Turn Exxon Into A Model Environmental CitizenMichele Galen
After months of heated bargaining, Exxon Corp., Alaska, and the Justice Dept. at last struck a deal to settle the oil giant's culpability in the 1989 Valdez oil spill. Announced in March, the sweeping pact called for Exxon to pay at least $900 million to settle civil suits. Exxon also pleaded guilty to four environmental crimes and agreed to pay $100 million in fines. But U. S. District Court Judge H. Russel Holland nixed it. "I am afraid," he said, "that the criminal fines send the wrong message, suggesting that spills are a cost of business that can be absorbed."
Lobbing the ball into Exxon's court, Holland gave the oil giant until May 24 to withdraw its guilty plea and stand trial for environmental crimes or come back with a new deal. Exxon may well be tempted to fight. Indeed, soon after Holland's veto, it scotched the proposed civil settlement. But a pact that repays all economic losses now and restores Prince William Sound would best serve the parties. And, by ensuring that Exxon takes steps to guard the environment, the pact would offer the company a chance to restore its public standing.
ANGER. Holland has made it clear that the company must pay a big fine. But there probably is no reasonable fine that is big enough to cause pain to a company the size of Exxon. Indeed, the very day the judge vetoed the fine, Exxon posted a record first-quarter profit of $2.24 billion. To be truly effective, the pact must go beyond what Representative George Miller (D-Calif.) calls "checkbook justice." It should make Exxon into the model of an environmental citizen.
Further legal battles are not going to defuse the public anger over the spill and Exxon's apparent slowness to respond to it. Executives insist they have acted responsibly, and even Judge Holland agrees that Exxon has negotiated in "complete good faith." Having spent much more than $2 billion on the cleanup and $300 million to settle claims, Exxon may now want to slug it out in court. In a narrow sense, it might win. But Exxon and its antagonists should put aside emotion and dash back to the negotiating table, where they've got lots to settle, including a new criminal fine and civil liabilities.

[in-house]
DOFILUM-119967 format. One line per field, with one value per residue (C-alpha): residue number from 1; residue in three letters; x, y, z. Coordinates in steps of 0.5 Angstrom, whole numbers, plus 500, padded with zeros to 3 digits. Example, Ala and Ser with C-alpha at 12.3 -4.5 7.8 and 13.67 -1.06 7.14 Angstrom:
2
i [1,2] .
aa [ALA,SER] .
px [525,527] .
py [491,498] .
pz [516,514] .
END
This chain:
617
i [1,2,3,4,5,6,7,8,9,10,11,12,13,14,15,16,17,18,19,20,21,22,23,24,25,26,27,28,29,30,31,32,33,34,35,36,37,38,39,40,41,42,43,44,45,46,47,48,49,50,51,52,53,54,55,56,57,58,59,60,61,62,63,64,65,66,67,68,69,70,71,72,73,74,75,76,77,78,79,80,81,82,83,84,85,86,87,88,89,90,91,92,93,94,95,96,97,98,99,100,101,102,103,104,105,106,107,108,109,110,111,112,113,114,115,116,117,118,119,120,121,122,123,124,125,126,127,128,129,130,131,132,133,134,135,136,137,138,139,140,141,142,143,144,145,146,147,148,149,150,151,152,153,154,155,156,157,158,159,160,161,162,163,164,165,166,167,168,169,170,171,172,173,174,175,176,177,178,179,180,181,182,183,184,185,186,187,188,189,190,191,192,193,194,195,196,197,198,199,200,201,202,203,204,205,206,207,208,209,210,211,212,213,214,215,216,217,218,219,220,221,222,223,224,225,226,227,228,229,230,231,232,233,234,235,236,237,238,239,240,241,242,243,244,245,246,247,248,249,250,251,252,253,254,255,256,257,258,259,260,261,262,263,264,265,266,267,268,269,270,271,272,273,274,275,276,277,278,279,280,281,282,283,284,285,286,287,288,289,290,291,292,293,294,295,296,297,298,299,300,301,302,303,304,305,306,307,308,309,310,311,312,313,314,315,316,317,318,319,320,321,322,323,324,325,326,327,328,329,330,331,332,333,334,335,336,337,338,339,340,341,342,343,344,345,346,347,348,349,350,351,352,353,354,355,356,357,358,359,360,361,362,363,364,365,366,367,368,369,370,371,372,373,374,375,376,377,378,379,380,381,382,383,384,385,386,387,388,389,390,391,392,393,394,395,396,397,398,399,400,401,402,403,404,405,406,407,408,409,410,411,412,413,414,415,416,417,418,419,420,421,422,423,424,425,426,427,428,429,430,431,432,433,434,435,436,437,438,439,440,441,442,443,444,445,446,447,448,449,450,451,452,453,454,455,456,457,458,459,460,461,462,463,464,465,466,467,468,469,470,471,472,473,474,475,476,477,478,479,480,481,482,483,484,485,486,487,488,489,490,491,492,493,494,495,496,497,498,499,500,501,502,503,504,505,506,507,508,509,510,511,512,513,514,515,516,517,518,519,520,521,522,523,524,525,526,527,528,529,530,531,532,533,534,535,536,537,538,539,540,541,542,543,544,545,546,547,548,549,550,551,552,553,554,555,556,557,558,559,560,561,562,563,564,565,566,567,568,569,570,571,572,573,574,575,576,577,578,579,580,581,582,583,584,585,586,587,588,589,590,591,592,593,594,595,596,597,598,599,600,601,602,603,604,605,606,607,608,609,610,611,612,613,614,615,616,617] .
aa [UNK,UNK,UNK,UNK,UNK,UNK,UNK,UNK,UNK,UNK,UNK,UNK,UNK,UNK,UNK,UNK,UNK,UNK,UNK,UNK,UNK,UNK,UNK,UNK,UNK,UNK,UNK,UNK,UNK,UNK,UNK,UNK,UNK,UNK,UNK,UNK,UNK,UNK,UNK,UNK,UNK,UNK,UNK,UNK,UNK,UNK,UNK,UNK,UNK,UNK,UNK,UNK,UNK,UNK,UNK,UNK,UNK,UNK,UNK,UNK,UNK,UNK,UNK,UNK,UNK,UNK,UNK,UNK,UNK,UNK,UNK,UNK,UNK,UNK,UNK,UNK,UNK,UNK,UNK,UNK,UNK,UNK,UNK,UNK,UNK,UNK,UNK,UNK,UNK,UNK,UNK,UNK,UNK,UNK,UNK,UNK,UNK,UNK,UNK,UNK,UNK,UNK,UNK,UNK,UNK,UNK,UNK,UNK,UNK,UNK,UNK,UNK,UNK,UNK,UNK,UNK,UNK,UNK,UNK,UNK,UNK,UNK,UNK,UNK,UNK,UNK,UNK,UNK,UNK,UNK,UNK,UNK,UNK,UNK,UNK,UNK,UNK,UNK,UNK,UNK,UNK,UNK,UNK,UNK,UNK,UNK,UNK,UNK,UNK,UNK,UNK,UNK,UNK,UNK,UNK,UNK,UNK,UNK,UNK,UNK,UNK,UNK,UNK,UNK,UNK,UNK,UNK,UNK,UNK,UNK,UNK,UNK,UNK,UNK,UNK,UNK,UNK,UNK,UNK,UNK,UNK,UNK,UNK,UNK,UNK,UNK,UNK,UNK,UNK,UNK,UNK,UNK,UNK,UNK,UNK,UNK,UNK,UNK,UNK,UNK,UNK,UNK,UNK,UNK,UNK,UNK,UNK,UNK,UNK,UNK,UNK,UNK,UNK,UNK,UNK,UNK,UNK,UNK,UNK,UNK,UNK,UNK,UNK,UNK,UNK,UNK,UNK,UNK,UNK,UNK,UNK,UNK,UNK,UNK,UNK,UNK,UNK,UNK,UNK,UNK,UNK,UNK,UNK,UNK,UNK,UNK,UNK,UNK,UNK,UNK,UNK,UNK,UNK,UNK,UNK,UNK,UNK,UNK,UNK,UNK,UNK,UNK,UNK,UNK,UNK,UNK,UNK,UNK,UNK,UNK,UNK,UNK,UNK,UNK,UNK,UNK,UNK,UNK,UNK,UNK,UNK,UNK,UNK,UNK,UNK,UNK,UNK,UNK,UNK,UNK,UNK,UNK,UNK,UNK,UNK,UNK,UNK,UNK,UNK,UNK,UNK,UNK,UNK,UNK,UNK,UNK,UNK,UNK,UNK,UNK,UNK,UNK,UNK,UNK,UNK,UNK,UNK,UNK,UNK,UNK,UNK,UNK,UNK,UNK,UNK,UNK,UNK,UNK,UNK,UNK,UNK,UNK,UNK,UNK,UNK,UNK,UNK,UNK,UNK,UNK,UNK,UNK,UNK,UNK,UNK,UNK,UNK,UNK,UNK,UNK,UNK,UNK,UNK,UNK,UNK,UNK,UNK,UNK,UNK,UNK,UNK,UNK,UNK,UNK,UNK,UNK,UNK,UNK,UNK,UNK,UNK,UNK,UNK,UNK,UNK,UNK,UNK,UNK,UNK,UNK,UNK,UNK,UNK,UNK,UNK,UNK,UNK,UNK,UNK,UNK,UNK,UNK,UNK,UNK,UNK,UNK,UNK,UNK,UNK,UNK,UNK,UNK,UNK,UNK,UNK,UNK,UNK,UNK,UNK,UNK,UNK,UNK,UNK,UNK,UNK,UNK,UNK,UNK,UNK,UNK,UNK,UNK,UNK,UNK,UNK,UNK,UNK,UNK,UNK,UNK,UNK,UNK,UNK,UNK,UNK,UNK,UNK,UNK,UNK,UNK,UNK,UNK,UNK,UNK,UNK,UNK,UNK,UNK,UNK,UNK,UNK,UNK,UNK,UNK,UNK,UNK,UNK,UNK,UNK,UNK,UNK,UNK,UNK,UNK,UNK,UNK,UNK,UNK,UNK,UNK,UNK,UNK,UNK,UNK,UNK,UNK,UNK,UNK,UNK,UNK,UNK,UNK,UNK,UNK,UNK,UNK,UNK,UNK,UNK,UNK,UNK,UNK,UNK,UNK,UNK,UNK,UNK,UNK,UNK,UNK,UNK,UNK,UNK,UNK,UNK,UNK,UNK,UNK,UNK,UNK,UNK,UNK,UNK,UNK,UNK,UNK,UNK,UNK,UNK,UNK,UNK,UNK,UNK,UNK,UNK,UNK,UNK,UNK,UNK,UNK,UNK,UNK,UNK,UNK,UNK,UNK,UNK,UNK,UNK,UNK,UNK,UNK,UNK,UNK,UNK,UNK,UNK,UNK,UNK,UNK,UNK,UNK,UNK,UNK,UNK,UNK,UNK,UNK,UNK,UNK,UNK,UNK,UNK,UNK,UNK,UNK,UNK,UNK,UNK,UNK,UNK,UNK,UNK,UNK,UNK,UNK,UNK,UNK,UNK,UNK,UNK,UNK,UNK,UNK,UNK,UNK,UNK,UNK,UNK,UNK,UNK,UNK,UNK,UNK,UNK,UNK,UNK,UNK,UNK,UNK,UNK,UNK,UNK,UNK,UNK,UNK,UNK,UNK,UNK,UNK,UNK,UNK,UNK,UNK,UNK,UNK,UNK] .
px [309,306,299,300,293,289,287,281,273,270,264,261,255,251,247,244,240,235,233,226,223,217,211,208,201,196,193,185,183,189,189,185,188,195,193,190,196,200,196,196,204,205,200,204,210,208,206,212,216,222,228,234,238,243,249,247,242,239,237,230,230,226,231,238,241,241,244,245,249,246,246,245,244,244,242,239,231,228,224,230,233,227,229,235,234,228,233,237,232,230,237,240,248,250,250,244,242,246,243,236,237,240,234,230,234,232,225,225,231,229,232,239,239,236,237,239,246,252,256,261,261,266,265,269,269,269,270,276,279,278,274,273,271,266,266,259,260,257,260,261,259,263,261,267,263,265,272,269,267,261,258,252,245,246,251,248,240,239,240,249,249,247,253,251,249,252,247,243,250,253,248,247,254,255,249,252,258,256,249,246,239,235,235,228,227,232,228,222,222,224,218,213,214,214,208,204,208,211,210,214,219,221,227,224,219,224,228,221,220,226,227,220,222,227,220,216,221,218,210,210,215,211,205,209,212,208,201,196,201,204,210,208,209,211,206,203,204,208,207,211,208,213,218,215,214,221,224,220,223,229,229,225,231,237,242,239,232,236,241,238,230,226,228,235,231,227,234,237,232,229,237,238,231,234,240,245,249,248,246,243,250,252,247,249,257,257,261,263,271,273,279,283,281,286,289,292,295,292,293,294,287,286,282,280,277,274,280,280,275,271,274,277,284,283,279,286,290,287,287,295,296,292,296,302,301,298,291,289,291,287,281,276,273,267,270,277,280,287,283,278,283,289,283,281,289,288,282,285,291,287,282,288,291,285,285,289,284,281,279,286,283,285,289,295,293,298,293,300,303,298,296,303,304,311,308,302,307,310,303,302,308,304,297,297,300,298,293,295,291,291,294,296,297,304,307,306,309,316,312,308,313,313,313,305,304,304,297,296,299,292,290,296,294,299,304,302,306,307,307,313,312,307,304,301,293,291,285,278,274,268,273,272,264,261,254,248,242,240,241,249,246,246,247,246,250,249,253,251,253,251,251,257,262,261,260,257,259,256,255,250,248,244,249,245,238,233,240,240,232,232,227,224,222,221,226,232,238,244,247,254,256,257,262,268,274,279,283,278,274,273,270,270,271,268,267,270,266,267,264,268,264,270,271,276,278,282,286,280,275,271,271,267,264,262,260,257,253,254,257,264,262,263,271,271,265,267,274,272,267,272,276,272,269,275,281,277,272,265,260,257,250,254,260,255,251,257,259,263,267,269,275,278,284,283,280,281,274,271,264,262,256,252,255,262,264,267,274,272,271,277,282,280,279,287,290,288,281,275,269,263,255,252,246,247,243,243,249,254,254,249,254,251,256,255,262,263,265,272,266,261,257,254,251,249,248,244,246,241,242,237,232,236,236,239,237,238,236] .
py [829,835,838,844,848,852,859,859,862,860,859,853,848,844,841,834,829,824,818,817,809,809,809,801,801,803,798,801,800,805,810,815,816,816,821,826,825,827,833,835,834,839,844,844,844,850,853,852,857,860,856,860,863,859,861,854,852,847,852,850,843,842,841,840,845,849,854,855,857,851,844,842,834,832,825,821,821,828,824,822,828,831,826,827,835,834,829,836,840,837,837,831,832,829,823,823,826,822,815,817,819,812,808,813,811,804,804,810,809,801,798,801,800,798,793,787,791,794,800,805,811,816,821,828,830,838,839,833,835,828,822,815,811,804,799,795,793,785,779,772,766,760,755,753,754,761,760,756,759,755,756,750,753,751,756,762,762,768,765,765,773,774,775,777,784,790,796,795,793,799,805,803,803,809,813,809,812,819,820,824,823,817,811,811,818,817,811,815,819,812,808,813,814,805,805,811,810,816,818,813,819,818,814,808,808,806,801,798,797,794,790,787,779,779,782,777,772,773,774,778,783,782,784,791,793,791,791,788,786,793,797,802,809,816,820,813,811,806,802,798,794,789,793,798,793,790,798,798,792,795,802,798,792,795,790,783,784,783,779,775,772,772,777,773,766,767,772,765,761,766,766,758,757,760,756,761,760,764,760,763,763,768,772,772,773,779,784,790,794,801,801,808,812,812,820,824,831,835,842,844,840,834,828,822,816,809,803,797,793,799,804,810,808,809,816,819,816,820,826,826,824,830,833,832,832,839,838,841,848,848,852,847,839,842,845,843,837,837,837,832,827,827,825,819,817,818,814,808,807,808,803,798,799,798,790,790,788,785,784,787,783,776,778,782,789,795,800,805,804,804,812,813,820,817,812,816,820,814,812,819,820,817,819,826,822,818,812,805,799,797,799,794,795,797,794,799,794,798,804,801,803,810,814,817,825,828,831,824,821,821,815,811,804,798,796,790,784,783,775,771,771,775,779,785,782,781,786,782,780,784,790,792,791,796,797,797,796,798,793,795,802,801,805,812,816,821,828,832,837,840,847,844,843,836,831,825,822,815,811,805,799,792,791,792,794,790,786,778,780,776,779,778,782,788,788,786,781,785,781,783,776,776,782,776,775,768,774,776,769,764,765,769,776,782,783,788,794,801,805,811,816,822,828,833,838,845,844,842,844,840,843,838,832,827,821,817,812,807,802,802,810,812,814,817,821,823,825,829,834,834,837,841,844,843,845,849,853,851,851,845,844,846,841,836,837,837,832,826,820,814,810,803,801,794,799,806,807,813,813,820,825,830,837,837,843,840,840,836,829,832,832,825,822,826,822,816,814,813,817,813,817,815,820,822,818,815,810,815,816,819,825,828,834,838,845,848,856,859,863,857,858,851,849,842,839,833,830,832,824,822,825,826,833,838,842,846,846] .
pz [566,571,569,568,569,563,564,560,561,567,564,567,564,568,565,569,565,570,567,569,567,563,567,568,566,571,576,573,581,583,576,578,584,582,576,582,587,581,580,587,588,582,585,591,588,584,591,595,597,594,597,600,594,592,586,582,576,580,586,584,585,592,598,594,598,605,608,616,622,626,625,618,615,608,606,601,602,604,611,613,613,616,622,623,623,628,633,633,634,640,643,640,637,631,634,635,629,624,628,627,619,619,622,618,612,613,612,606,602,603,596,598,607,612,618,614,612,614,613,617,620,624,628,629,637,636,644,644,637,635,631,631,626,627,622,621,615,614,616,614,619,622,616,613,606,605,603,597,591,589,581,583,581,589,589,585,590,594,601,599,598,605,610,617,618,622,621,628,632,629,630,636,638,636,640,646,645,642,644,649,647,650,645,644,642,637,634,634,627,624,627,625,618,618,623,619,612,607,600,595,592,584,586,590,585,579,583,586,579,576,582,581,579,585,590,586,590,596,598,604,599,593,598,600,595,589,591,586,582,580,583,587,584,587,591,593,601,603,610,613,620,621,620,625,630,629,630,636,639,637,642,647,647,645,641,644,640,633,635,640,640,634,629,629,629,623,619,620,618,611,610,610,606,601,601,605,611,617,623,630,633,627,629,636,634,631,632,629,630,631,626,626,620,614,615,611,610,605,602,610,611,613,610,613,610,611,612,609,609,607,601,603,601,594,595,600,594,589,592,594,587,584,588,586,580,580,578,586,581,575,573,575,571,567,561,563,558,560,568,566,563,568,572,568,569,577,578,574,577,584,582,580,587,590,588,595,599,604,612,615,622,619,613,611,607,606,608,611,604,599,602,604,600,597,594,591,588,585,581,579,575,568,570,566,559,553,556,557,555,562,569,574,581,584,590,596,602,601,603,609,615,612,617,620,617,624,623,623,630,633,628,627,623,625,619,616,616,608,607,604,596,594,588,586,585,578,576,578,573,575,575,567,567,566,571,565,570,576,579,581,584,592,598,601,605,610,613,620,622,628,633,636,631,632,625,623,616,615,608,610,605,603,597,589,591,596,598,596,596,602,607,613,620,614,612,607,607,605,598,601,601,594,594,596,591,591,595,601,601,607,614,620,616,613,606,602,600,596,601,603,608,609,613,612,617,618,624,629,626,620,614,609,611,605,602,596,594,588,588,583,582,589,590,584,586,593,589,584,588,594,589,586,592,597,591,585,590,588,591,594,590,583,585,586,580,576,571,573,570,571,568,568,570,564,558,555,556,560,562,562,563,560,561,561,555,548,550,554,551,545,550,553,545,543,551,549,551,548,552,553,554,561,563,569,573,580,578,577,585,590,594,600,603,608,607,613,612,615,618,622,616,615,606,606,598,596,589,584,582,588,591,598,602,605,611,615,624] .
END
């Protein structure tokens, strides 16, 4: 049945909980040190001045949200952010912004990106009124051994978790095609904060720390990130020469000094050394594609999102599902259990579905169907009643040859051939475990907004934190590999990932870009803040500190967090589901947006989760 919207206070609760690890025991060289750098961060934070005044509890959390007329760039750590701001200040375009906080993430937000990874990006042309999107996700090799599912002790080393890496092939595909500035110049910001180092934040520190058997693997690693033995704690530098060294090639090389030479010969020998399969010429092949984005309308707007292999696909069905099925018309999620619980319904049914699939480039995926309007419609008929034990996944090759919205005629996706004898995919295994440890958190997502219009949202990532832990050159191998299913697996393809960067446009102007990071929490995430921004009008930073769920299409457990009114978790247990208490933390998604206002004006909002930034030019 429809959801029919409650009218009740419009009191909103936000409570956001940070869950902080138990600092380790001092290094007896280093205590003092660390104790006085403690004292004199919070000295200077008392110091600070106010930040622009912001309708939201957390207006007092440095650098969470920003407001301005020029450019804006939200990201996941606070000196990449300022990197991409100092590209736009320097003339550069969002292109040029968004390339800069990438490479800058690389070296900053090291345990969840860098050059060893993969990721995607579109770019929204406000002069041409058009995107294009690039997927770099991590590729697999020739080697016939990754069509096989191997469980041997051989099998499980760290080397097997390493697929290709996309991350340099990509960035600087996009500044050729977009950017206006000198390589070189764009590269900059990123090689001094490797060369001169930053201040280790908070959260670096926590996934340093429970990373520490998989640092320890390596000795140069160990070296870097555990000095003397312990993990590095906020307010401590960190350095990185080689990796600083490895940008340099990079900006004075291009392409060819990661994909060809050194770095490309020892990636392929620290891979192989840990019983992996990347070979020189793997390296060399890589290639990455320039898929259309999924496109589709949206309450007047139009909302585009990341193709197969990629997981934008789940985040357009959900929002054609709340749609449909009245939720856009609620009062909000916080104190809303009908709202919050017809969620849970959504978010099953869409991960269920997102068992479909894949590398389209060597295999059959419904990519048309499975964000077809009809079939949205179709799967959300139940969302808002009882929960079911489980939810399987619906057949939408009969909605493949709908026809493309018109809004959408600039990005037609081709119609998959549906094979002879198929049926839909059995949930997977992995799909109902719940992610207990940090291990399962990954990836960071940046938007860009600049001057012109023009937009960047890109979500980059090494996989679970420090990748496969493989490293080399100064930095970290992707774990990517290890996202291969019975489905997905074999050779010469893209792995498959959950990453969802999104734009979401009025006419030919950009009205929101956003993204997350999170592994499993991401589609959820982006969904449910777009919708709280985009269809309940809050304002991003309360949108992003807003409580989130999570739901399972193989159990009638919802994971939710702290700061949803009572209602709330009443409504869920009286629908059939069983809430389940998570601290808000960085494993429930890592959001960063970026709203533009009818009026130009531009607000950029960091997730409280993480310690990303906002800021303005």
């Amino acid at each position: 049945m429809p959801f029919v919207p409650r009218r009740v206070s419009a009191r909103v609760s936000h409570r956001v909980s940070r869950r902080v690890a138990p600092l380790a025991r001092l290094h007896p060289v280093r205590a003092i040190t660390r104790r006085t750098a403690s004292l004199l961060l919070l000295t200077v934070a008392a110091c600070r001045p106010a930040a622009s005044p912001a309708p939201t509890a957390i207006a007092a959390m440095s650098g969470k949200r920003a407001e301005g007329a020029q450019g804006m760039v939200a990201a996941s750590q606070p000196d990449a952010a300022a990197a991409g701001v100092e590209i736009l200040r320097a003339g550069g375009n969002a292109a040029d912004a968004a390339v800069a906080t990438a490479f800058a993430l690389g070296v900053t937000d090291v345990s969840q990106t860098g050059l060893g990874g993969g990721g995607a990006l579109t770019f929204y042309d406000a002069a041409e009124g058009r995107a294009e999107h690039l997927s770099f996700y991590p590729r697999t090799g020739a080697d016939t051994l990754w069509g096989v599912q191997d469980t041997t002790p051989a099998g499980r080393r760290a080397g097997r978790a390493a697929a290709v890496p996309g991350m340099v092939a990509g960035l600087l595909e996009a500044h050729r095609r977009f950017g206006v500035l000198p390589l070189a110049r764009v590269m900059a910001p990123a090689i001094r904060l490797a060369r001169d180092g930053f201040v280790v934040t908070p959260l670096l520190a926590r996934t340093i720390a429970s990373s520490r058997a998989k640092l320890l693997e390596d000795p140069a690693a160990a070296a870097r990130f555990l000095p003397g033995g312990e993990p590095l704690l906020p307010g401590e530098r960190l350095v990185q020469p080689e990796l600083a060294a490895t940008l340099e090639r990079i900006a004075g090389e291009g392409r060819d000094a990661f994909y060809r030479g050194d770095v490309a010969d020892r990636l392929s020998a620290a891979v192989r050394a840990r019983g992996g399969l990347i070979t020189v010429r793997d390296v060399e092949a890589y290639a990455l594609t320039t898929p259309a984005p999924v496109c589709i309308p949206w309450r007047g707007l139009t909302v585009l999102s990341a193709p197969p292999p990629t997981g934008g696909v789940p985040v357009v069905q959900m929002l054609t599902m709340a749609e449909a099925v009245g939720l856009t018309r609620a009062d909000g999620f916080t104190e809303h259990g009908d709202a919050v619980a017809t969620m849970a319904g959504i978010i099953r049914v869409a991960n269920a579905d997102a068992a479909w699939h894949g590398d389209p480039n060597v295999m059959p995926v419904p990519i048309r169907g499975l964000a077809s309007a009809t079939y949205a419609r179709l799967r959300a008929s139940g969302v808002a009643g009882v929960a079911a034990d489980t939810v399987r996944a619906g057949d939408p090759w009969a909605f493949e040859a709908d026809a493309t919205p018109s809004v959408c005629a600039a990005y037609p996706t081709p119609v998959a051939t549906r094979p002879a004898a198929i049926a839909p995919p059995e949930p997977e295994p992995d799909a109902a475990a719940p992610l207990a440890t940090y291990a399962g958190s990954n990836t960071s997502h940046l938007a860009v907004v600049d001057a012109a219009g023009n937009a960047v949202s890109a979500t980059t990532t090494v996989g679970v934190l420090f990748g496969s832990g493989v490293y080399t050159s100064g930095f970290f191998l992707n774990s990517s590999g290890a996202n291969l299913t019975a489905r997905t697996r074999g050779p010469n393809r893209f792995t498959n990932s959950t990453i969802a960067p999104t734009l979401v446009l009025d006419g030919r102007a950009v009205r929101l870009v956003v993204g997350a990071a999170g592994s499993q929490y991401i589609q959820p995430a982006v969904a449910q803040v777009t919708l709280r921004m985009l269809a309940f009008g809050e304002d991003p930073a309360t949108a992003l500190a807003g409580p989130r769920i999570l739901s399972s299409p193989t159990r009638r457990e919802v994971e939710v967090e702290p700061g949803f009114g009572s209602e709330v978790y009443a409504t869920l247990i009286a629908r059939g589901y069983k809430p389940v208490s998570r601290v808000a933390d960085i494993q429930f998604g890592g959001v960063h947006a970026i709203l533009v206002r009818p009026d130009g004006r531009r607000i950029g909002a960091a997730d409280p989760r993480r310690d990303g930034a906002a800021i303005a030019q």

Holland wants to see Exxon pay far more than $100 million in criminal fines. But he may be demanding too much. As in every criminal action, the fines should reflect the seriousness of the offenses and the culpability of the offender. When Exxon pleaded guilty, it admitted violations of the Clean Water Act, the Refuse Act, and the Migratory Bird Treaty Act. While grave, the offenses either lack intent or involve negligence, not the more blameworthy charges of intentional, knowing, or reckless misconduct. Rather than levy too big a criminal fine, a more just solution would emphasize putting right what Exxon has done wrong. At a minimum, a new civil settlement should take care of all the affected parties, including Alaskan natives, environmentalists, and others with damage suits against the oil company. As suggested by Alaskan lawmakers, the oil giant should fund a trust fund large enough to cover damages to nature, now and in the future.
A settlement should also require Exxon to take some aggressive preventive measures. One way would be to mimic rival Conoco Inc., which now directly ties part of its managers' compensation to meeting environmental goals. Or, as the National Audubon Society has suggested, the company could undergo regular environmental checks by a court-appointed auditor to make sure that safeguards are in place to prevent other oil spills.
IMAGE. Such steps make good sense. Despite early apologies, Exxon can blame itself for its public image as arrogant and insensitive. When the plea bargain was unveiled, Chairman Lawrence G. Rawl said: "The settlement will have no noticeable effect on our financial results." Presumably, the chairman was seeking to reassure investors, but he wound up further infuriating the public with his apparent lack of remorse.
Rawl isn't commenting on how he would like to resolve Exxon's dilemma. Yet by agreeing to a public rehabilitation, he can help repair Exxon's image and set a new standard for industry's care of the environment. No testimony could be more compelling than Exxon's that protecting nature, even when no one is looking, makes good business sense.